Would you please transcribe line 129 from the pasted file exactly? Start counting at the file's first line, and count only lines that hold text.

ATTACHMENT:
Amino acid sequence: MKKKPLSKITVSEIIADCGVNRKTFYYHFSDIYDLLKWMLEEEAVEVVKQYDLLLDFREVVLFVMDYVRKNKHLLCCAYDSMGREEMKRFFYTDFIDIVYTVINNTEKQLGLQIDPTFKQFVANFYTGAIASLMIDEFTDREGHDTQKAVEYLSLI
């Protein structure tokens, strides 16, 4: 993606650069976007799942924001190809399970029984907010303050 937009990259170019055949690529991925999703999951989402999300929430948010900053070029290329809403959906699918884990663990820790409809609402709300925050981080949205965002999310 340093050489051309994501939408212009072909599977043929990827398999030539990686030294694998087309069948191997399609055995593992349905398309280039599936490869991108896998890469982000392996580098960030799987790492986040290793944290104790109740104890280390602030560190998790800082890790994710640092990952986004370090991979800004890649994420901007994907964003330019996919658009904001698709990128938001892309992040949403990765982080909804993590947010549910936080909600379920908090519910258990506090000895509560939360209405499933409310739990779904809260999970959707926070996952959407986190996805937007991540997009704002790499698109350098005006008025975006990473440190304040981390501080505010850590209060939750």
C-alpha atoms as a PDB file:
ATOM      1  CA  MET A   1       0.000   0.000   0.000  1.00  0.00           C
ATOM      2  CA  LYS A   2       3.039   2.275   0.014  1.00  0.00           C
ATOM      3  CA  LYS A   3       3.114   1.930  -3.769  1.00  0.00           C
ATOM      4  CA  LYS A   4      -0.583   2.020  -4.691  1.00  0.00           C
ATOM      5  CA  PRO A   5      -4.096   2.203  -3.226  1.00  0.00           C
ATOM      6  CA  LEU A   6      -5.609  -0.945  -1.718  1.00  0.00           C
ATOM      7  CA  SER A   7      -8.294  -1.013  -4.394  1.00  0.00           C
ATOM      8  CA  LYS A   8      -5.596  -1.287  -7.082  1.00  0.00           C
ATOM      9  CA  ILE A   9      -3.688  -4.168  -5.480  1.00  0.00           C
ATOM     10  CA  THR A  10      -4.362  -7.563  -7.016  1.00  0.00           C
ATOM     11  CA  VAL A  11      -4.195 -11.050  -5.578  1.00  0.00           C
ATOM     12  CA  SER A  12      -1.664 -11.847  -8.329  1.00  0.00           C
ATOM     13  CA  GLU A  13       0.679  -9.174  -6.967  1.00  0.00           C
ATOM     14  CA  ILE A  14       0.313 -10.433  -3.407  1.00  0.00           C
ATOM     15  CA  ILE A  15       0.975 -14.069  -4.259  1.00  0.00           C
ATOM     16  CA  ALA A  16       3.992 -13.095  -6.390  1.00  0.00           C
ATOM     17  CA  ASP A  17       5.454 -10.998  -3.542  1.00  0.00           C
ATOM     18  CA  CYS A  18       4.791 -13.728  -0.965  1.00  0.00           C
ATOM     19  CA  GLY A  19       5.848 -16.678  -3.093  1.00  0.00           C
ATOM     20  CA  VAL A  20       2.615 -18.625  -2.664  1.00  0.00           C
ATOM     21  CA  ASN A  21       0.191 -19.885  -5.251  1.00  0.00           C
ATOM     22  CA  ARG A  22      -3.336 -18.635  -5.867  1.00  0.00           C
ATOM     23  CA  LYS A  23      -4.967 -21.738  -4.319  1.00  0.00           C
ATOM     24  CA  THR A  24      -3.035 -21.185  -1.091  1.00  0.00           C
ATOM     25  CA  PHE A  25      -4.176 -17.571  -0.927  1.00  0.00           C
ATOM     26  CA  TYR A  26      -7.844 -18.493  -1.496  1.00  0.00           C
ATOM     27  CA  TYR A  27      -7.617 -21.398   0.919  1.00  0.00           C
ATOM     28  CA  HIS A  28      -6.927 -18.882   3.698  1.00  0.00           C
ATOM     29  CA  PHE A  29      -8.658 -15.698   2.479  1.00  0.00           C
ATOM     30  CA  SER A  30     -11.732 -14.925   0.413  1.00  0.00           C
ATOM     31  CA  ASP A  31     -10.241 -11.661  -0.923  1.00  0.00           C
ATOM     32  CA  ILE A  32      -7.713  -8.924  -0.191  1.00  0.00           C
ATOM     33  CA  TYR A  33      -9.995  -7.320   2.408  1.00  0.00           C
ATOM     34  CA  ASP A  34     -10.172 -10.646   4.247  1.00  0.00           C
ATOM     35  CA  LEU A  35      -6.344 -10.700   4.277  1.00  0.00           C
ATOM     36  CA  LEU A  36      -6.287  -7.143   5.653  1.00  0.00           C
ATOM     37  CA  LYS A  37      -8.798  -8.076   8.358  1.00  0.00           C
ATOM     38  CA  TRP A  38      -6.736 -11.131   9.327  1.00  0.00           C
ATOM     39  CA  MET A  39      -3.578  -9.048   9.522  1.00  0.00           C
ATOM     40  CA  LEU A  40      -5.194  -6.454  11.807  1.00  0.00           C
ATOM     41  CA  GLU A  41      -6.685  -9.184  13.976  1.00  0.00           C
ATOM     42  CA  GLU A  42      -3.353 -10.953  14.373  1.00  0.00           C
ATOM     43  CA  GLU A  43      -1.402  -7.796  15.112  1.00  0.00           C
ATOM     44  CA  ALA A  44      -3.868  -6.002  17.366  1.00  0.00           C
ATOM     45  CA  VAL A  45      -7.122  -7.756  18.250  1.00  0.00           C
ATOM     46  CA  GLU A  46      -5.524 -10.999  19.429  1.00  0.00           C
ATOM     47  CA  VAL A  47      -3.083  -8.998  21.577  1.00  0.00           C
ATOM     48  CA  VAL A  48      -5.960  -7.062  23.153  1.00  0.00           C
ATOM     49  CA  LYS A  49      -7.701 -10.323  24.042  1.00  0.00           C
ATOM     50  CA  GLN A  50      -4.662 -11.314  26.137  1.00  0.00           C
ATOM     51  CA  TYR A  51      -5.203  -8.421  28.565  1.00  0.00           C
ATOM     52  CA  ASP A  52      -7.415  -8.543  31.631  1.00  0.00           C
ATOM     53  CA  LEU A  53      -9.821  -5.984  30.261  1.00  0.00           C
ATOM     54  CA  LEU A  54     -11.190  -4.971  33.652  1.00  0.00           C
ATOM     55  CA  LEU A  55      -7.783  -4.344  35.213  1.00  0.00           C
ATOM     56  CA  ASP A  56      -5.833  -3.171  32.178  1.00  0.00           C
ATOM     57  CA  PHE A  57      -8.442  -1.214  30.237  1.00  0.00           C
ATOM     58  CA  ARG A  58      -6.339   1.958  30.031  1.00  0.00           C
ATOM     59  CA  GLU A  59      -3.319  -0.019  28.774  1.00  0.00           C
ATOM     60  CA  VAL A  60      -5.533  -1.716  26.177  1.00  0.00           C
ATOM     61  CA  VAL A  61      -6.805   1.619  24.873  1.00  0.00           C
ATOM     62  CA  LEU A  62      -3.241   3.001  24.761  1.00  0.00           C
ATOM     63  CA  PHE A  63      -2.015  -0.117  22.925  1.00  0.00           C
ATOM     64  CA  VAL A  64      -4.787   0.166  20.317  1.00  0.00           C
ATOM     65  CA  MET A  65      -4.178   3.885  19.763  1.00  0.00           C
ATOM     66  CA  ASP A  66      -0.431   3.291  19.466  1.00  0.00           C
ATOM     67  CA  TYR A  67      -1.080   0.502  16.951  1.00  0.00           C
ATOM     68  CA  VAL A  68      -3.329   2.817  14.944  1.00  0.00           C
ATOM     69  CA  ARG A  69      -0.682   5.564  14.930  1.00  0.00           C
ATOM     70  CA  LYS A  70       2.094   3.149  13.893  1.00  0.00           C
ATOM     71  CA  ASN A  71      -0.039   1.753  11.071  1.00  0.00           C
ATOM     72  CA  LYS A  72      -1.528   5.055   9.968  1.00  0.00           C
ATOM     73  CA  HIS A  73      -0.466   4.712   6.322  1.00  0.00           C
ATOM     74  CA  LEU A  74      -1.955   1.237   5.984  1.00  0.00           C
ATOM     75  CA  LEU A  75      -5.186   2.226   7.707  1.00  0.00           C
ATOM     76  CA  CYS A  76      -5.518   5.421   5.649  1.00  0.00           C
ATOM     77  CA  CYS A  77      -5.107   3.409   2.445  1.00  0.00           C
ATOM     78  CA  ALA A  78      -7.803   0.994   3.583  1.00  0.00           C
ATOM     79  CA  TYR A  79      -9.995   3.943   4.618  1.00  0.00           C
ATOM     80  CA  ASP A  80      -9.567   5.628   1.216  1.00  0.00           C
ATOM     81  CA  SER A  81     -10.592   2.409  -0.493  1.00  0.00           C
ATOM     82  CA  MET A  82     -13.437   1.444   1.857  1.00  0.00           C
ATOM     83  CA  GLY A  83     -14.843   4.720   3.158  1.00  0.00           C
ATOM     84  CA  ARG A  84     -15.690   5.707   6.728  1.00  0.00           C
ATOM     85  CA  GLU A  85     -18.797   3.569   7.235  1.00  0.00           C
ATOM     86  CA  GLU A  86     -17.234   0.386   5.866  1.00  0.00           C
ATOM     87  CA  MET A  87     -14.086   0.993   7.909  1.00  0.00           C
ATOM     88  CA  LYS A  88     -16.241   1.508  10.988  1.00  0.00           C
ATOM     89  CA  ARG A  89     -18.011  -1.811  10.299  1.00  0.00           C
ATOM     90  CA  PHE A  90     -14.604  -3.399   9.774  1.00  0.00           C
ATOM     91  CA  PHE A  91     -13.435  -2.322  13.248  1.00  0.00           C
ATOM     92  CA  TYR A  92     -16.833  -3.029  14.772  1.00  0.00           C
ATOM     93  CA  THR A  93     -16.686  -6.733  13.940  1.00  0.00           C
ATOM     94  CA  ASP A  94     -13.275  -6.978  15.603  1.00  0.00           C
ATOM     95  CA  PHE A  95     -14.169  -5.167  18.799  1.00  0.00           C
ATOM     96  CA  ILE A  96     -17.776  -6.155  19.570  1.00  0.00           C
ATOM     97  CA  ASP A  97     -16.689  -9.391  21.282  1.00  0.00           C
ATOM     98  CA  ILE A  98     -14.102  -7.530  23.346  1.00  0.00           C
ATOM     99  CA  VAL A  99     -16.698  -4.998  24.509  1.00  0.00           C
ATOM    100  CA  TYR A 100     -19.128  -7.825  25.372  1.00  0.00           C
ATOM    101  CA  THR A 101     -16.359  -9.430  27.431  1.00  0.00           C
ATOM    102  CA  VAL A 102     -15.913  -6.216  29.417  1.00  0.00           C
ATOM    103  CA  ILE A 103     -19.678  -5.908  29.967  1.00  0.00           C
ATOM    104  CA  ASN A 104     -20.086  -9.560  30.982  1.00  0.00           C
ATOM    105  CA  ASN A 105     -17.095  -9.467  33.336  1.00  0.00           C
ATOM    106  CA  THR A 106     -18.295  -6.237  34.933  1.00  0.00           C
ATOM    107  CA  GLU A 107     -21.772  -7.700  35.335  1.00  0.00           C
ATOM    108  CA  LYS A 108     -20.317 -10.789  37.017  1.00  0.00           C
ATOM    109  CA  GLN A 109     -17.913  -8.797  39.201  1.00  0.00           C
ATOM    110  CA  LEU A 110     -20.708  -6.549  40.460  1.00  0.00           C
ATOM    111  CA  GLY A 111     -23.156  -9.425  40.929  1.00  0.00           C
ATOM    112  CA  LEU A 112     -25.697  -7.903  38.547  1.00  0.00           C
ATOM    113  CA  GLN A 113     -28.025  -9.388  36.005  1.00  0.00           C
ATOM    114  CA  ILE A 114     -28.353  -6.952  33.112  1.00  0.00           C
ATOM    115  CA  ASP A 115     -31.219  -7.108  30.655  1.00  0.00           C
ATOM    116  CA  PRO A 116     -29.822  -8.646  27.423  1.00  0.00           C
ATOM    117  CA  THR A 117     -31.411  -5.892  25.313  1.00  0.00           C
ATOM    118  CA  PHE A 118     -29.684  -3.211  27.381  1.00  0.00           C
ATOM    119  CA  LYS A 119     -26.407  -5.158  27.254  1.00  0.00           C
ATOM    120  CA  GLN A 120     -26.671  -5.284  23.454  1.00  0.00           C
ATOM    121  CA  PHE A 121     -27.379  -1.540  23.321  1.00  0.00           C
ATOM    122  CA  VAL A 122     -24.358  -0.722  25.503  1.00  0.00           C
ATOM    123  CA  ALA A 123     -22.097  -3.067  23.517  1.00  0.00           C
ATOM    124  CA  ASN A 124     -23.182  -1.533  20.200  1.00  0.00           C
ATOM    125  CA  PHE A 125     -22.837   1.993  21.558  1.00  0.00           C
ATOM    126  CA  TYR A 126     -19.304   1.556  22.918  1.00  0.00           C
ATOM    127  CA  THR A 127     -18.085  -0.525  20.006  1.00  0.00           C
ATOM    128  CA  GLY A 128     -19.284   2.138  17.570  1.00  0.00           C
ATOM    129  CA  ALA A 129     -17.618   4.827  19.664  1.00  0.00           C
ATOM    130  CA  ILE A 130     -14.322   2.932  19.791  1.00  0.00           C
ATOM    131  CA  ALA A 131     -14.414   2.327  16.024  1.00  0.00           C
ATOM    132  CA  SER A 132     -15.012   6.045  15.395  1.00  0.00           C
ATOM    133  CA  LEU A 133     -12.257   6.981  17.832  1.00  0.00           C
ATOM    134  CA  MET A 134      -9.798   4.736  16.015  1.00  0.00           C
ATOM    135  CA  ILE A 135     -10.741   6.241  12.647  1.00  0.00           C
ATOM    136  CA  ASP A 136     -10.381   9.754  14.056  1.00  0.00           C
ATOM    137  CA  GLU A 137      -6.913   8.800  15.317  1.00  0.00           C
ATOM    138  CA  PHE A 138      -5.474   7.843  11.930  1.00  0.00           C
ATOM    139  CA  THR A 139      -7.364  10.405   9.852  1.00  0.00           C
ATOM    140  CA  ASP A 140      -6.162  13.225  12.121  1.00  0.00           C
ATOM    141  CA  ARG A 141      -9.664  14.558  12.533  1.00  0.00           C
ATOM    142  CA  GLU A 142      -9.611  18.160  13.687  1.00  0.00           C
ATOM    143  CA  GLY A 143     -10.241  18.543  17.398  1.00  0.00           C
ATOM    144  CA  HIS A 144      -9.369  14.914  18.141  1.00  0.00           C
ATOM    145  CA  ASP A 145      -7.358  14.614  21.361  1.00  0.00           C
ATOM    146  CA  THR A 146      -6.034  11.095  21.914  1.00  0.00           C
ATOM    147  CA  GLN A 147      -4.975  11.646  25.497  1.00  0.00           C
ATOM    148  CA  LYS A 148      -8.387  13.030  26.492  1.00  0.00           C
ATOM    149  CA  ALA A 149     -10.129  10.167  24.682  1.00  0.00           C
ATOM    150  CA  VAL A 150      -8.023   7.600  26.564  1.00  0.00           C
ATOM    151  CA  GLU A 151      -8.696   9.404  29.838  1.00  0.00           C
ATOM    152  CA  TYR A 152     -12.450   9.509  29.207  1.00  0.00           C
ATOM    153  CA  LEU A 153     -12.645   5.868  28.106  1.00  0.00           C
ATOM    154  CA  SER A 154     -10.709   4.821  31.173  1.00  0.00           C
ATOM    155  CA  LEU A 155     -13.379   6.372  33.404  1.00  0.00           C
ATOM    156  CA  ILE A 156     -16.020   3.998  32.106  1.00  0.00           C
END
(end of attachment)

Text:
ATOM    126  CA  TYR A 126     -19.304   1.556  22.918  1.00  0.00           C